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Mol Cell Biochem. 1998 Jul;184(1-2):13-20.

Top-down elasticity analysis and its application to energy metabolism in isolated mitochondria and intact cells.

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Department of Biochemistry, University of Cambridge, UK.


This paper reviews top-down elasticity analysis, which is a subset of metabolic control analysis. Top-down elasticity analysis provides a systematic yet simple experimental method to identify all the primary sites of action of an effector in complex systems and to distinguish them from all the secondary, indirect, sites of action. In the top-down approach, the complex system (for example, a mitochondrion, cell, organ or organism) is first conceptually divided into a small number of blocks of reactions interconnected by one or more metabolic intermediates. By changing the concentration of one intermediate when all others are held constant and measuring the fluxes through each block of reactions, the overall kinetic response of each block to each intermediate can be established. The concentrations of intermediates can be changed by adding new branches to the system or by manipulating the activities of blocks of reactions whose kinetics are not under investigation. To determine how much an effector alters the overall kinetics of a block of reactions, the overall kinetic response of the block to the intermediate is remeasured in the presence of the effector. Blocks that contain significant primary sites of action will display altered kinetics; blocks that change rate only because of secondary alterations in the concentrations of other metabolites will not. If desired, this elasticity analysis can be repeated with the primary target blocks subdivided into simpler blocks so that the primary sites of action can be defined with more and more precision until, with sufficient subdivision, they are mapped onto individual kinetic steps. Top-down elasticity analysis has been used to identify the targets of effectors of oxygen consumption in mitochondria, hepatocytes and thymocytes. Effectors include poisons such as cadmium and hormones such as triiodothyronine. However, the method is more general than this; in principle it can be applied to any metabolic or other steady-state system.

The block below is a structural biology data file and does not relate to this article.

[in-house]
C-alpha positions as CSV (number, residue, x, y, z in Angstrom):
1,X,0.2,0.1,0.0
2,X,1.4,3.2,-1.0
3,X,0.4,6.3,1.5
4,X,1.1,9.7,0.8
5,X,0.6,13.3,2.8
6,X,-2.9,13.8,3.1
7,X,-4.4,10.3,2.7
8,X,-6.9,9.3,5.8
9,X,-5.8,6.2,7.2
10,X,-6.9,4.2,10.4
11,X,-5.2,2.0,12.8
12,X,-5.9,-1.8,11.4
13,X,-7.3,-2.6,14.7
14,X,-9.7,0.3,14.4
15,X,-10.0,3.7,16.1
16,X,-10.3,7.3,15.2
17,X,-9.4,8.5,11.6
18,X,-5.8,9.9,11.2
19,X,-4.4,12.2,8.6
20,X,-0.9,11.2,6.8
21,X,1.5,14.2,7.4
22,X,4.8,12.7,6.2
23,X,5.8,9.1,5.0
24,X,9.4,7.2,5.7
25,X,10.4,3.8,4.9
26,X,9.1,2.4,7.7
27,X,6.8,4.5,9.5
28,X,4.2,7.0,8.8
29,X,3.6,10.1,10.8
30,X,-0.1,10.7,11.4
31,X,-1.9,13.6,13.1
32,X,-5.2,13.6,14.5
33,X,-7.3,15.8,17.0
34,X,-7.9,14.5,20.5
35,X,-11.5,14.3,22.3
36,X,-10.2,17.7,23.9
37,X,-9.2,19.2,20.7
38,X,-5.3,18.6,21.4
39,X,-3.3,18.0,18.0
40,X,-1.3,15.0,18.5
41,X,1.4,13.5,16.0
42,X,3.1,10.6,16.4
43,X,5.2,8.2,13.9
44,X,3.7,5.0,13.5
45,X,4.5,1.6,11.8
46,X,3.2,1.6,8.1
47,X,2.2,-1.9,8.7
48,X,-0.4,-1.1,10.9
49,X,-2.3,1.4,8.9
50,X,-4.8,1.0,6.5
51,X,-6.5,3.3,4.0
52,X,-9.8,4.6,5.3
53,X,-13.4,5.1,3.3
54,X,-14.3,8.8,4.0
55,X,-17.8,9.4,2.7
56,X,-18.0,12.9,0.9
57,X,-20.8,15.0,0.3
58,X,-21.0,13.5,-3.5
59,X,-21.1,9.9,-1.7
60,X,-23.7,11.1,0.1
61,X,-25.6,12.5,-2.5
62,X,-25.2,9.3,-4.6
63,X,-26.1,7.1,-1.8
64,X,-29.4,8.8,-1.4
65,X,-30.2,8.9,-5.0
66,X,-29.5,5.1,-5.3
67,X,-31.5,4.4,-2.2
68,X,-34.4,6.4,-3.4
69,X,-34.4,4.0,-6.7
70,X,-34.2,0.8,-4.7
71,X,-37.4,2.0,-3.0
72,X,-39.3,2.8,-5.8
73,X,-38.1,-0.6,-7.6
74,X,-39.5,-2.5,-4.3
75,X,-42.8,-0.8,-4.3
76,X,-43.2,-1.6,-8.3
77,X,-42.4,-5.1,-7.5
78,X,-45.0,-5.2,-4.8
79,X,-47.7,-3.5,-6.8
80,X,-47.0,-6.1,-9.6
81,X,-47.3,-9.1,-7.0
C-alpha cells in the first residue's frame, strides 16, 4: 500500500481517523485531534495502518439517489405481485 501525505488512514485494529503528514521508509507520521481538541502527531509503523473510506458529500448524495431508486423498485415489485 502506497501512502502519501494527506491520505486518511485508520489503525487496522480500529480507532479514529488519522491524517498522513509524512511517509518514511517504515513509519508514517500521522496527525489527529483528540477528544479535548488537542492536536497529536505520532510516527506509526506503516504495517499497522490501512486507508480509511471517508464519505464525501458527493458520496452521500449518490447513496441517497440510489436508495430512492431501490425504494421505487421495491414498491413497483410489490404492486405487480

[Indexed for MEDLINE]

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